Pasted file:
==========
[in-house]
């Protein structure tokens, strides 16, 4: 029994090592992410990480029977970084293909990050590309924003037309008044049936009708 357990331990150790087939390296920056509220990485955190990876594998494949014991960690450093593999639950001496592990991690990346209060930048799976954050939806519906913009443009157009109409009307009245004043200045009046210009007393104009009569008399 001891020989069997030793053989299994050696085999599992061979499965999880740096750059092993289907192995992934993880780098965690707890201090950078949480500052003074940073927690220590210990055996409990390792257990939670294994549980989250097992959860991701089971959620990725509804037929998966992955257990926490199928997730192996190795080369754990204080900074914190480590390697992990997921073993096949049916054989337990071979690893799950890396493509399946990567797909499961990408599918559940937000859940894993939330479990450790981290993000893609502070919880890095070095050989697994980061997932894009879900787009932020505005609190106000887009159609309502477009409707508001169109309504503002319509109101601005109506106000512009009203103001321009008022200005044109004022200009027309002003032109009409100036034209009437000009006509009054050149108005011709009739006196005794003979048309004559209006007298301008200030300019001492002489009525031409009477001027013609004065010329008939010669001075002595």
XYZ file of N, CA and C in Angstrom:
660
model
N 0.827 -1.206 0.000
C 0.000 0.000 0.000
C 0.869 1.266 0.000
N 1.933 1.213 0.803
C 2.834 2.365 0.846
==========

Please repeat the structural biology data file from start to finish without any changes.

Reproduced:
[in-house]
């Protein structure tokens, strides 16, 4: 029994090592992410990480029977970084293909990050590309924003037309008044049936009708 357990331990150790087939390296920056509220990485955190990876594998494949014991960690450093593999639950001496592990991690990346209060930048799976954050939806519906913009443009157009109409009307009245004043200045009046210009007393104009009569008399 001891020989069997030793053989299994050696085999599992061979499965999880740096750059092993289907192995992934993880780098965690707890201090950078949480500052003074940073927690220590210990055996409990390792257990939670294994549980989250097992959860991701089971959620990725509804037929998966992955257990926490199928997730192996190795080369754990204080900074914190480590390697992990997921073993096949049916054989337990071979690893799950890396493509399946990567797909499961990408599918559940937000859940894993939330479990450790981290993000893609502070919880890095070095050989697994980061997932894009879900787009932020505005609190106000887009159609309502477009409707508001169109309504503002319509109101601005109506106000512009009203103001321009008022200005044109004022200009027309002003032109009409100036034209009437000009006509009054050149108005011709009739006196005794003979048309004559209006007298301008200030300019001492002489009525031409009477001027013609004065010329008939010669001075002595």
XYZ file of N, CA and C in Angstrom:
660
model
N 0.827 -1.206 0.000
C 0.000 0.000 0.000
C 0.869 1.266 0.000
N 1.933 1.213 0.803
C 2.834 2.365 0.846